Mary: A Fiction

by Mary Wollstonecraft

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Chapter XXVII

Oppressed by her foreboding fears, her sore mind was hurt by new instances of ingratitude: disgusted with the family, whose misfortunes had often disturbed her repose, and lost in anticipated sorrow, she rambled she knew not where; when turning down a shady walk, she discovered her feet had taken the path they delighted to tread. She saw Henry sitting in his garden alone; he quickly opened the garden-gate, and she sat down by him.

"I did not," said he, "expect to see thee this evening, my dearest Mary; but I was thinking of thee. Heaven has endowed thee with an uncommon portion of fortitude, to support one of the most affectionate hearts in the world. This is not a time for disguise; I know I am dear to thee--and my affection for thee is twisted with every fibre of my heart.--I loved thee ever since I have been acquainted with thine: thou art the being my fancy has delighted to form; but which I imagined existed only there! In a little while the shades of death will encompass me--ill-fated love perhaps added strength to my disease, and smoothed the rugged path. Try, my love, to fulfil thy destined course--try to add to thy other virtues patience. I could have wished, for thy sake, that we could have died together--or that I could live to shield thee from the assaults of an unfeeling world! Could I but offer thee an asylum in these arms--a faithful bosom, in which thou couldst repose all thy griefs--" He pressed her to it, and she returned the pressure--he felt her throbbing heart. A mournful silence ensued! when he resumed the conversation. "I wished to prepare thee for the blow--too surely do I feel that it will not be long delayed! The passion I have nursed is so pure, that death cannot extinguish it--or tear away the impression thy virtues have made on my soul. I would fain comfort thee--"

"Talk not of comfort," interrupted Mary, "it will be in heaven with thee and Ann--while I shall remain on earth the veriest wretch!"--She grasped his hand.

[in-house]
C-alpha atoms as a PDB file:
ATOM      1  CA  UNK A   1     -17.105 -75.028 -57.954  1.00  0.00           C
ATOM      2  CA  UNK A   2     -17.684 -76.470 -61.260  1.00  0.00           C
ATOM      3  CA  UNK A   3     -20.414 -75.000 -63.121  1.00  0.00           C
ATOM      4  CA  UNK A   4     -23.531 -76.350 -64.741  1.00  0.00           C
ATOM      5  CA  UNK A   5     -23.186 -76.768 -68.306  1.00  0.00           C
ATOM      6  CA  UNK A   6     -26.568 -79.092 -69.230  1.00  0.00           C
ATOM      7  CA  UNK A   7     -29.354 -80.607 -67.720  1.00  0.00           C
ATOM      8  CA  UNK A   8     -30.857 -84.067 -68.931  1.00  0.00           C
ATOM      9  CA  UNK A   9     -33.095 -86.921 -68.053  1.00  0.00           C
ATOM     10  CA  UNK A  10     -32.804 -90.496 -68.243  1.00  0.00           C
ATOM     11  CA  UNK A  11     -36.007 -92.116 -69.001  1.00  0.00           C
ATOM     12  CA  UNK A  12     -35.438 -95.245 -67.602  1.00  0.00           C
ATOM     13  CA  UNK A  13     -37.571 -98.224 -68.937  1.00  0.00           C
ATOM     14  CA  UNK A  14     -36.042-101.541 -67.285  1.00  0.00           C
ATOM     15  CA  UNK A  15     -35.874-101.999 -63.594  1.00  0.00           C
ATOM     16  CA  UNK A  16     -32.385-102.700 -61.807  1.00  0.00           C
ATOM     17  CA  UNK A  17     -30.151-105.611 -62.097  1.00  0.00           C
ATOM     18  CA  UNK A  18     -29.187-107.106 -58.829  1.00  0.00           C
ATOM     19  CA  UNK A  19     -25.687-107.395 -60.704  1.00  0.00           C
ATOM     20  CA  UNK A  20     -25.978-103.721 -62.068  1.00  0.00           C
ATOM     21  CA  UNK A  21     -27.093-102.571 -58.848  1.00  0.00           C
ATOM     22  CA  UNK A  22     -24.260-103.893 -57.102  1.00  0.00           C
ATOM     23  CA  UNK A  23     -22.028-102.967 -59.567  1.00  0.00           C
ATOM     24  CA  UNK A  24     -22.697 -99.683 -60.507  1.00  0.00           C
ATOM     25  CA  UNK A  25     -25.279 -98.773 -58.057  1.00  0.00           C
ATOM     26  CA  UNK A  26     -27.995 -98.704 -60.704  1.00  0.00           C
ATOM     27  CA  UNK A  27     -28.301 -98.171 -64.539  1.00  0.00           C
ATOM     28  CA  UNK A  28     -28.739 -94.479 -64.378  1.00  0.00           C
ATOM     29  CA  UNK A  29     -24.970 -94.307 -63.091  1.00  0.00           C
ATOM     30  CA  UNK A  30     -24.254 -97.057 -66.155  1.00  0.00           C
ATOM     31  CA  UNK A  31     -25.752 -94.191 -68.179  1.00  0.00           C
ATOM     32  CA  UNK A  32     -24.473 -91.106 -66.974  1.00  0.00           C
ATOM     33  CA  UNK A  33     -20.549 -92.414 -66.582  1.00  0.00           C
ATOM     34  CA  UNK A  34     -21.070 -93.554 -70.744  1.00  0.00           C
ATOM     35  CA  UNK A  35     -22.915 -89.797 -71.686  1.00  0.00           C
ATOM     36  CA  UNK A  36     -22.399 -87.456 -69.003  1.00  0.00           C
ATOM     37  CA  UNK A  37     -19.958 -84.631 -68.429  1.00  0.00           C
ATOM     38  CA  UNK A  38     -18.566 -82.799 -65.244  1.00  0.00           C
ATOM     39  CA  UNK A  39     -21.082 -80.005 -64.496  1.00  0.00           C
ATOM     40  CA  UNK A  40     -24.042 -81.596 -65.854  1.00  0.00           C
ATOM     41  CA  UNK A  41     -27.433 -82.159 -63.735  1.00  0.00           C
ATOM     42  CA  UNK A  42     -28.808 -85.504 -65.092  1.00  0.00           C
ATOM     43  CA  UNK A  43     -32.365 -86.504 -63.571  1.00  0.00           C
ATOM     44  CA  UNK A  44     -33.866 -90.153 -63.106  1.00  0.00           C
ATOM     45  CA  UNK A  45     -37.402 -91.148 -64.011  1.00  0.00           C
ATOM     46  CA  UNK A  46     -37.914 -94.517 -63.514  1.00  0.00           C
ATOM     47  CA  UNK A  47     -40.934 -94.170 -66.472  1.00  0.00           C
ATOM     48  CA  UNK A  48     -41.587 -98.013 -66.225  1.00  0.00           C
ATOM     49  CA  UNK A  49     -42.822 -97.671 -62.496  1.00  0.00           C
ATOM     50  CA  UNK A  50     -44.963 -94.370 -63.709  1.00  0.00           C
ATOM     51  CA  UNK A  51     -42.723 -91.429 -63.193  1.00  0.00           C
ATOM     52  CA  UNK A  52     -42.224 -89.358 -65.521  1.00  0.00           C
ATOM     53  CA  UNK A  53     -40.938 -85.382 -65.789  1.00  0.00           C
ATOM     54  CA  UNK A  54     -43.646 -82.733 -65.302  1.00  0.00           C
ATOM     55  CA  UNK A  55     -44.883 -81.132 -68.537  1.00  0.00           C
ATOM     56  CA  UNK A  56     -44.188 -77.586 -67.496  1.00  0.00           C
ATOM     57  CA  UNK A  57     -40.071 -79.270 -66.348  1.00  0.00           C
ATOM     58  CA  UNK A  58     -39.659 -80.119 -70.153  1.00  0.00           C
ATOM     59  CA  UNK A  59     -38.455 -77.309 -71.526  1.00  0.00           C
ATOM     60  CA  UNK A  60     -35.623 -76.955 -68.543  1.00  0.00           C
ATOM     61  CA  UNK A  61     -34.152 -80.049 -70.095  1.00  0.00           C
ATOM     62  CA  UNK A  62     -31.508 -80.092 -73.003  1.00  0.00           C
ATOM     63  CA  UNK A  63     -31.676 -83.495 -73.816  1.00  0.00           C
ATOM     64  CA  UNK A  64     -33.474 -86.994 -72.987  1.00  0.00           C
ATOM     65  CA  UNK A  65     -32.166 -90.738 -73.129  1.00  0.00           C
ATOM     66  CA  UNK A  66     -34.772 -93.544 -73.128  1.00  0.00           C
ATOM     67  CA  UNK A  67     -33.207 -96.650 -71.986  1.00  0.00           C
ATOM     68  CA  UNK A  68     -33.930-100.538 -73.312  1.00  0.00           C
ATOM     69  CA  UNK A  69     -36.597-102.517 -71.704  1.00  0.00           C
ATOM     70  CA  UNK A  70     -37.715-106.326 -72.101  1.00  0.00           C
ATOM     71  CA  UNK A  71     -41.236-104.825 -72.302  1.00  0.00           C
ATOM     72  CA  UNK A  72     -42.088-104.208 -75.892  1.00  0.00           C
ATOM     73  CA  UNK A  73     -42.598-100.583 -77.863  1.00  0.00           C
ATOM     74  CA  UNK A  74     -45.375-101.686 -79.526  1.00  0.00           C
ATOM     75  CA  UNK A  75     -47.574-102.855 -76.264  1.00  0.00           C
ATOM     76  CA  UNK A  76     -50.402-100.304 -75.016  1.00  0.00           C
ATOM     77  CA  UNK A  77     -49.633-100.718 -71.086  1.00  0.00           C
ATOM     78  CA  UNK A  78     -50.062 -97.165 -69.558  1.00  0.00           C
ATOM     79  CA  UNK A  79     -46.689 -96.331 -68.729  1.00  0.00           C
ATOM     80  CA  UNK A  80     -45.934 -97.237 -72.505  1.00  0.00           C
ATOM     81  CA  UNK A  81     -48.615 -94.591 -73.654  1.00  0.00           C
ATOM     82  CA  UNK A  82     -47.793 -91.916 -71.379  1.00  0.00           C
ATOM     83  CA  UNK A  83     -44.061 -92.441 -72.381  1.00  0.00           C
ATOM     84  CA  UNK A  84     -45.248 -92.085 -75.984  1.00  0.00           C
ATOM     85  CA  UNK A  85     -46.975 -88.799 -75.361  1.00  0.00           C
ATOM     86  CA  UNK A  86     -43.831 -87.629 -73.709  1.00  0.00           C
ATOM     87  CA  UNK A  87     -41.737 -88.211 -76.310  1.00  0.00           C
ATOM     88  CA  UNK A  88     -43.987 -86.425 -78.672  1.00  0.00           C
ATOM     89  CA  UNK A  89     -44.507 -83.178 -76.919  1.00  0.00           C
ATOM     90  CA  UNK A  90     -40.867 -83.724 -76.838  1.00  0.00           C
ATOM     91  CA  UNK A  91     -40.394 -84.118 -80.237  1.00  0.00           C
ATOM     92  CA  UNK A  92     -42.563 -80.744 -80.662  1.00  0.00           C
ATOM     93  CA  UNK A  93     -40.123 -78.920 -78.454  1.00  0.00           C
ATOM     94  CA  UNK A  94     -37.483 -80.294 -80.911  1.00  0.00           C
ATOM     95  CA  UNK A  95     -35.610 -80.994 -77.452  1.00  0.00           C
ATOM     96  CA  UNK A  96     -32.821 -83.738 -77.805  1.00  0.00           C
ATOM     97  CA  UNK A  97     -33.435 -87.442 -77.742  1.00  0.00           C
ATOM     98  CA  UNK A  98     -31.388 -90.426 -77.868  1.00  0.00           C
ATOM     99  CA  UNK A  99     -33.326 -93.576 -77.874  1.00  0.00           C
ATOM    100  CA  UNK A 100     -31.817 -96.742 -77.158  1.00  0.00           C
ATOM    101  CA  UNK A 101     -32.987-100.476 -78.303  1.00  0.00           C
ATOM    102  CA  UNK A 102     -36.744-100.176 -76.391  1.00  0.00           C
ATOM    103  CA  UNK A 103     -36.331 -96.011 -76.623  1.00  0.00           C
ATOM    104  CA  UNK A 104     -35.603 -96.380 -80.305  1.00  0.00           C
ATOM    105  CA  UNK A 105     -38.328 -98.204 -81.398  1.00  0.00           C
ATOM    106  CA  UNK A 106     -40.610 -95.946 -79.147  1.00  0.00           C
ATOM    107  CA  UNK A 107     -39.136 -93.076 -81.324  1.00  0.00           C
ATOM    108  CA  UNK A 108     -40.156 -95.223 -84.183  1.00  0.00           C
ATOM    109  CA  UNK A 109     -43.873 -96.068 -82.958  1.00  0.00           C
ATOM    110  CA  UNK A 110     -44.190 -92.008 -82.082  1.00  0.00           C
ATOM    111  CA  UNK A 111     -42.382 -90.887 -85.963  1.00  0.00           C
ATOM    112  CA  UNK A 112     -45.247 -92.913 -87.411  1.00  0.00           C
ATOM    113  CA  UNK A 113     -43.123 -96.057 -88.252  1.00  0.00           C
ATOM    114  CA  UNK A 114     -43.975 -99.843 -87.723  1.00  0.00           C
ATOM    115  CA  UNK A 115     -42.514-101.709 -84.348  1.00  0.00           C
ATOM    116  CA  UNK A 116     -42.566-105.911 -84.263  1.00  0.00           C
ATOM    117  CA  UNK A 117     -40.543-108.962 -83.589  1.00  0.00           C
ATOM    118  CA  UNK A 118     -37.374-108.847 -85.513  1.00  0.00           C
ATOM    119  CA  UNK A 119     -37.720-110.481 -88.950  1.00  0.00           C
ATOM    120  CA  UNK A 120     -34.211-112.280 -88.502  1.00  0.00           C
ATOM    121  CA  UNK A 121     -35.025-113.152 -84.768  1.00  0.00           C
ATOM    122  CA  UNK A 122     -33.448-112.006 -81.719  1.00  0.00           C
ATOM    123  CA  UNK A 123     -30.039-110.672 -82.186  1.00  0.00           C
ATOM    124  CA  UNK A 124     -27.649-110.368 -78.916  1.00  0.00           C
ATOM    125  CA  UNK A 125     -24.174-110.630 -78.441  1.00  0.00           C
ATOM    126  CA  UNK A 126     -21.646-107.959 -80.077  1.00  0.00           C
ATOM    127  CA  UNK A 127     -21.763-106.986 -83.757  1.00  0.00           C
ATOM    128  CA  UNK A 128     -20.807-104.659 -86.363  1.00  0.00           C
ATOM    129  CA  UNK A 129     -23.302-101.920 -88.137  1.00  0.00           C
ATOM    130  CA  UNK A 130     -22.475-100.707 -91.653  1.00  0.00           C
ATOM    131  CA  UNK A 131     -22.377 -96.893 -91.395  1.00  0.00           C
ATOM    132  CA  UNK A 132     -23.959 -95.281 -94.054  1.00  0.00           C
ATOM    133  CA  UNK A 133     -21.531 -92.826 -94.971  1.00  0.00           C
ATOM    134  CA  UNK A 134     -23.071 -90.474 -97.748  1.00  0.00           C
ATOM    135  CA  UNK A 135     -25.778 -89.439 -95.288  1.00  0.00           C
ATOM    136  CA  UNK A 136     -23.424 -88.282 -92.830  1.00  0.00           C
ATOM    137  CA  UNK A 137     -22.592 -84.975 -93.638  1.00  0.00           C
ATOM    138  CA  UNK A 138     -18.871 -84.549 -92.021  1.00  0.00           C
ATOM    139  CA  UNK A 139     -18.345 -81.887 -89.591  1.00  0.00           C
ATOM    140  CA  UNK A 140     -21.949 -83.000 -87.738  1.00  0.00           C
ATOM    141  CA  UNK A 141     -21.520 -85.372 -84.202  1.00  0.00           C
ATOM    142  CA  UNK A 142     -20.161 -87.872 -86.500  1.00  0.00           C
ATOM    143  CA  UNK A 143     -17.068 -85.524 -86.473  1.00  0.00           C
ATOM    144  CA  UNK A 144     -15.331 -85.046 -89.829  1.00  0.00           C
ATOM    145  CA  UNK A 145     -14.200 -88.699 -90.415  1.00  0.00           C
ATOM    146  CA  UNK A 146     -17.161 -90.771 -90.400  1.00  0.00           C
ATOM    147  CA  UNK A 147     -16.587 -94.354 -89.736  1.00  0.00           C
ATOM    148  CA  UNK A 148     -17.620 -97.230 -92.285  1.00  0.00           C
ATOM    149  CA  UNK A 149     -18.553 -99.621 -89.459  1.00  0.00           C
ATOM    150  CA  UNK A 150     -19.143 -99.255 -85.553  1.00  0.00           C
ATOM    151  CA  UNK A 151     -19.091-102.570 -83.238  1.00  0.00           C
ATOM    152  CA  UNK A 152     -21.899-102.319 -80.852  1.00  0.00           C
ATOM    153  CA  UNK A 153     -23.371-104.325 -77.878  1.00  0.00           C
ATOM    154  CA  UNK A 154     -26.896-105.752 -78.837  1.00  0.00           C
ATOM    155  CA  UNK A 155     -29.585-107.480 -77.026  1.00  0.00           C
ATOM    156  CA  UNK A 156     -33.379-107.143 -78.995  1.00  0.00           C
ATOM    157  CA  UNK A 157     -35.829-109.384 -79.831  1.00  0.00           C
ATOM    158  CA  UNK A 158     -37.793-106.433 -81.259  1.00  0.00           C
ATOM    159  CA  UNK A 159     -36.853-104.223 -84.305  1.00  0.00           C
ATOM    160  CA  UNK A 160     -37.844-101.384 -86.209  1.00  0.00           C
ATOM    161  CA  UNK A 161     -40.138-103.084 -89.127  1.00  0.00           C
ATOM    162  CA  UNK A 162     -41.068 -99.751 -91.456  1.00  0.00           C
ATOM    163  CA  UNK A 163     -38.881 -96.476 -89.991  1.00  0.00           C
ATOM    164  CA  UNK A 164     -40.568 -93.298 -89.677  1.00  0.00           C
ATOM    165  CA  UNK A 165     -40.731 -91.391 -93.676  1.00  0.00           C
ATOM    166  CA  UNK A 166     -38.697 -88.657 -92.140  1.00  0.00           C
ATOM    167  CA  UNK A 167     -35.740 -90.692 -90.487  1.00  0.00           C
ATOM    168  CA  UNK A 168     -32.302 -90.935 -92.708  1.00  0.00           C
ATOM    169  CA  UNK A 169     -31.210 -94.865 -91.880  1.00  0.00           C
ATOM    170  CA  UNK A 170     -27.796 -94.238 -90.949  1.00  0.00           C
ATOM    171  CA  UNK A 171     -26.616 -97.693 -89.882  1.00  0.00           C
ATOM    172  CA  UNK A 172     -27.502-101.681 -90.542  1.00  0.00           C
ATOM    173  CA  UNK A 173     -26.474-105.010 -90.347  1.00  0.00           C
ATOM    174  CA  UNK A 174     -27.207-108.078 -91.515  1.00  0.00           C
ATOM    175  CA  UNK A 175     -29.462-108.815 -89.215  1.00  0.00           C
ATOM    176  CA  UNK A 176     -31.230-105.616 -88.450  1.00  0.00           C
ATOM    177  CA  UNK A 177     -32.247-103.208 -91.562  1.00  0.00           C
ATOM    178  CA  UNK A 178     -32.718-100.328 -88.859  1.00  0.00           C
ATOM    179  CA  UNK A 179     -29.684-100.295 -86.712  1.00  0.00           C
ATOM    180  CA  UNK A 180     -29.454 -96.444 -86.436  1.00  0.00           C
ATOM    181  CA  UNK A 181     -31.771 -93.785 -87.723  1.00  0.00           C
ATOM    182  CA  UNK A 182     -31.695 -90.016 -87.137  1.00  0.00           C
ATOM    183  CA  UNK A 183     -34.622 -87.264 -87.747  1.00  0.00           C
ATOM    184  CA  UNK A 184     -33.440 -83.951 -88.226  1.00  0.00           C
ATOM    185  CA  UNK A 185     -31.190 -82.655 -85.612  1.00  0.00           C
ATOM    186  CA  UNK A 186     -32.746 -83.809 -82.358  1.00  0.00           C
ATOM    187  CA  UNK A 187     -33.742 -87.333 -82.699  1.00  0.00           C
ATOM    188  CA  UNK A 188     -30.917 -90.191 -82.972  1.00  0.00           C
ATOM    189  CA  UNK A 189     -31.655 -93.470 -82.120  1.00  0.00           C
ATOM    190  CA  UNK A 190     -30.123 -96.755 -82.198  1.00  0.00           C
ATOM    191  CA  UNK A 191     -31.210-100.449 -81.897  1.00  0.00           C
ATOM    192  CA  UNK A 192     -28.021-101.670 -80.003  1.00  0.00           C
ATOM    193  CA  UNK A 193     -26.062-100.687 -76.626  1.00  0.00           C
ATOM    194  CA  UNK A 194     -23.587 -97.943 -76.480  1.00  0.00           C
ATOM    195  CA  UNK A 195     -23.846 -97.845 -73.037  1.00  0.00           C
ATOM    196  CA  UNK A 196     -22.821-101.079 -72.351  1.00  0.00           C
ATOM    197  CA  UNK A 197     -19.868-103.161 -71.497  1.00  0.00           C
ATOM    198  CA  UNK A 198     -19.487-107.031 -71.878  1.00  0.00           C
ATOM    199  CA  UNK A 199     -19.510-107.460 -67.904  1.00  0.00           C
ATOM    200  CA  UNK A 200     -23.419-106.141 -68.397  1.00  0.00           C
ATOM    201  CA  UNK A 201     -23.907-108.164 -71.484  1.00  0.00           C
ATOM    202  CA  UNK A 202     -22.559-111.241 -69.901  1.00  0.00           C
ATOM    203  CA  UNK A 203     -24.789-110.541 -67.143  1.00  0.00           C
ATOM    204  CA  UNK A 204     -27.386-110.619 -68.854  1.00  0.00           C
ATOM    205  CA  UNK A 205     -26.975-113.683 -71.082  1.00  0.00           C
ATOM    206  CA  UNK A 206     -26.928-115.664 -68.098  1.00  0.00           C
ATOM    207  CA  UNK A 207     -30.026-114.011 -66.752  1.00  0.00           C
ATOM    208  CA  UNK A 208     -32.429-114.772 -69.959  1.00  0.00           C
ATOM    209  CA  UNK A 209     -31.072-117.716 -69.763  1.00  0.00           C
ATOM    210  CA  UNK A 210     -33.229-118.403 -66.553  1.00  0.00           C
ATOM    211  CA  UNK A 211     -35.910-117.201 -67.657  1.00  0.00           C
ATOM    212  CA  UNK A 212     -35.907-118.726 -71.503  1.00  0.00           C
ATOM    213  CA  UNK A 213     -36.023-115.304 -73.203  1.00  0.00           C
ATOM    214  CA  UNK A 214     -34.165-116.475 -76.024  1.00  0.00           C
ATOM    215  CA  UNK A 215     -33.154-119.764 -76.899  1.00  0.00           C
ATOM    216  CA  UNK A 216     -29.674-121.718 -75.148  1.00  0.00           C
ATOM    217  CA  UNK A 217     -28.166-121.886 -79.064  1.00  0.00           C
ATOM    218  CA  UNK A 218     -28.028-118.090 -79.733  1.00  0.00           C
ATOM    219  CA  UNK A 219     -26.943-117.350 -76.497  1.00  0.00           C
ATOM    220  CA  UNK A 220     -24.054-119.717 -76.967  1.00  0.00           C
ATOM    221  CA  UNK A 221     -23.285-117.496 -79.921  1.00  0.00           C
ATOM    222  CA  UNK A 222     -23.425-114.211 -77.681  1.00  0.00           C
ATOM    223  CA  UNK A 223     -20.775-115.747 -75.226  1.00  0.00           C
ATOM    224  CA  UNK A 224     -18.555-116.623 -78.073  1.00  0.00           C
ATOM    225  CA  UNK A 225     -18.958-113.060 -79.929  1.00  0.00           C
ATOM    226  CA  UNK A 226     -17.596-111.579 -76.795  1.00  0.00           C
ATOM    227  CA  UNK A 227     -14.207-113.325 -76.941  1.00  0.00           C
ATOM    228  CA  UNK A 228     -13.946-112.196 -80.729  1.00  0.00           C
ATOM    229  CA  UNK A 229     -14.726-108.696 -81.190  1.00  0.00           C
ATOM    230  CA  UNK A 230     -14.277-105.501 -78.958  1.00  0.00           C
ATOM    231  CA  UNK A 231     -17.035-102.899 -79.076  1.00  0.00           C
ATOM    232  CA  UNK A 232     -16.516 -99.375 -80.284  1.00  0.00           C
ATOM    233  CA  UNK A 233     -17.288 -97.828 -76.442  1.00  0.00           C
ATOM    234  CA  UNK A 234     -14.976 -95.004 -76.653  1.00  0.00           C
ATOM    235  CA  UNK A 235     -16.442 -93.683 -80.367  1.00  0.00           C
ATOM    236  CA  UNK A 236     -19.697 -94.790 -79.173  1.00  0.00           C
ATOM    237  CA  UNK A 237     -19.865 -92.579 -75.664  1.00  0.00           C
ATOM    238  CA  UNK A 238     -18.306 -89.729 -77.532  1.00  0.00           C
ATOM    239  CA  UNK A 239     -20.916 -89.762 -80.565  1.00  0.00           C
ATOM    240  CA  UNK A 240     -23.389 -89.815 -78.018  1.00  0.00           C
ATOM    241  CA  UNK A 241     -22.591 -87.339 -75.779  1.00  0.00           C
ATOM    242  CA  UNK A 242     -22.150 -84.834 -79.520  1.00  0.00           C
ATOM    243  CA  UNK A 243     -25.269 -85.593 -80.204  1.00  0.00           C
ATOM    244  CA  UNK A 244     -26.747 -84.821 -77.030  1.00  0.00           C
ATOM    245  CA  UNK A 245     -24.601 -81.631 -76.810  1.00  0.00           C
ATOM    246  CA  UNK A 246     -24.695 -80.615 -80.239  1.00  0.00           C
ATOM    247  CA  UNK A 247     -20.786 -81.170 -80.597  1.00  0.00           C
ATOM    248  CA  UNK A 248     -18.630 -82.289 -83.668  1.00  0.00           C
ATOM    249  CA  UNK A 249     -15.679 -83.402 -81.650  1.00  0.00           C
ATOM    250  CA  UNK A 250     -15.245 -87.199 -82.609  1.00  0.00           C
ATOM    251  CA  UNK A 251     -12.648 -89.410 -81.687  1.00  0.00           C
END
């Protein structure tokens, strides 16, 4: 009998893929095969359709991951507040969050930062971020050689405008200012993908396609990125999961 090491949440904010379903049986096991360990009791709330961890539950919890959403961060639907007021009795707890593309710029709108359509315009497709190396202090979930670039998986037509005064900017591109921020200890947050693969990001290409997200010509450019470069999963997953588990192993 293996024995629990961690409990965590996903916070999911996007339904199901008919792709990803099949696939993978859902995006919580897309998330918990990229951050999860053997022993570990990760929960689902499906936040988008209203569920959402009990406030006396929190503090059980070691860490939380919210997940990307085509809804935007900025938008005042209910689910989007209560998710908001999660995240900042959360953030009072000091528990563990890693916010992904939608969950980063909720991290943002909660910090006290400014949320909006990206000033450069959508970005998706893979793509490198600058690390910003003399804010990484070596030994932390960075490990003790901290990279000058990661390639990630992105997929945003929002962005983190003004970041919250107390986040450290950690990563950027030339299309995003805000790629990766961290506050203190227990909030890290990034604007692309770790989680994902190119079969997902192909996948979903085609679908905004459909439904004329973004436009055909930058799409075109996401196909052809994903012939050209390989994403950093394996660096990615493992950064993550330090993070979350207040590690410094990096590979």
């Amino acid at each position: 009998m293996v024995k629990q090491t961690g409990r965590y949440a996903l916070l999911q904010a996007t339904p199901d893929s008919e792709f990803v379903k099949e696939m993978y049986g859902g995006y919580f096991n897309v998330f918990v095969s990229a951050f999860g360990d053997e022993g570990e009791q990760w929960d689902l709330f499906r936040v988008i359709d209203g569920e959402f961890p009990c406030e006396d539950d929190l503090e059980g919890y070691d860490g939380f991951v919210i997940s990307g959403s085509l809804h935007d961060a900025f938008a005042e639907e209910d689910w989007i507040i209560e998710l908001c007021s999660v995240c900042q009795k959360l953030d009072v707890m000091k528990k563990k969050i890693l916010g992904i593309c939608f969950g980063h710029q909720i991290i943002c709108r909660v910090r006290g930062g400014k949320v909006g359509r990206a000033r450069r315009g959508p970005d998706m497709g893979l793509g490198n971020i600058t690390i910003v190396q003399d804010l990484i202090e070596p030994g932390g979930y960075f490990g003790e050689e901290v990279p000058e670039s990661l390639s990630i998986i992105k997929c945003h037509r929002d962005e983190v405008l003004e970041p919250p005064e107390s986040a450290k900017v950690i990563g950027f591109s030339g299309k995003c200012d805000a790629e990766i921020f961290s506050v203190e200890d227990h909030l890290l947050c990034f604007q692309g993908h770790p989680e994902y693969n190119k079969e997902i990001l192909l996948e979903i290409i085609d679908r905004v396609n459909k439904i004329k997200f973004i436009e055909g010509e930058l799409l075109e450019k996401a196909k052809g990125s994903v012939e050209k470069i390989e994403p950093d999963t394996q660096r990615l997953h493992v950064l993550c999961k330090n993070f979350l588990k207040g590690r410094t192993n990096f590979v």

"There we shall meet, my love, my Mary, in our Father's--" His voice faultered; he could not finish the sentence; he was almost suffocated--they both wept, their tears relieved them; they walked slowly to the garden-gate (Mary would not go into the house); they could not say farewel when they reached it--and Mary hurried down the lane; to spare Henry the pain of witnessing her emotions.

When she lost sight of the house she sat down on the ground, till it grew late, thinking of all that had passed. Full of these thoughts, she crept along, regardless of the descending rain; when lifting up her eyes to heaven, and then turning them wildly on the prospects around, without marking them; she only felt that the scene accorded with her present state of mind. It was the last glimmering of twilight, with a full moon, over which clouds continually flitted. Where am I wandering, God of Mercy! she thought; she alluded to the wanderings of her mind. In what a labyrinth am I lost! What miseries have I already encountered--and what a number lie still before me.

Her thoughts flew rapidly to something. I could be happy listening to him, soothing his cares.--Would he not smile upon me--call me his own Mary? I am not his--said she with fierceness--I am a wretch! and she heaved a sigh that almost broke her heart, while the big tears rolled down her burning cheeks; but still her exercised mind, accustomed to think, began to observe its operation, though the barrier of reason was almost carried away, and all the faculties not restrained by her, were running into confusion. Wherefore am I made thus? Vain are my efforts--I cannot live without loving--and love leads to madness.--Yet I will not weep; and her eyes were now fixed by despair, dry and motionless; and then quickly whirled about with a look of distraction.

She looked for hope; but found none--all was troubled waters.--No where could she find rest. I have already paced to and fro in the earth; it is not my abiding place--may I not too go home! Ah! no. Is this complying with my Henry's request, could a spirit thus disengaged expect to associate with his? Tears of tenderness strayed down her relaxed countenance, and her softened heart heaved more regularly. She felt the rain, and turned to her solitary home.

Fatigued by the tumultuous emotions she had endured, when she entered the house she ran to her own room, sunk on the bed; and exhausted nature soon closed her eyes; but active fancy was still awake, and a thousand fearful dreams interrupted her slumbers.

Feverish and languid, she opened her eyes, and saw the unwelcome sun dart his rays through a window, the curtains of which she had forgotten to draw. The dew hung on the adjacent trees, and added to the lustre; the little robin began his song, and distant birds joined. She looked; her countenance was still vacant--her sensibility was absorbed by one object.

Did I ever admire the rising sun, she slightly thought, turning from the Window, and shutting her eyes: she recalled to view the last night's scene. His faltering voice, lingering step, and the look of tender woe, were all graven on her heart; as were the words "Could these arms shield thee from sorrow--afford thee an asylum from an unfeeling world." The pressure to his bosom was not forgot. For a moment she was happy; but in a long-drawn sigh every delightful sensation evaporated. Soon--yes, very soon, will the grave again receive all I love! and the remnant of my days--she could not proceed--Were there then days to come after that?

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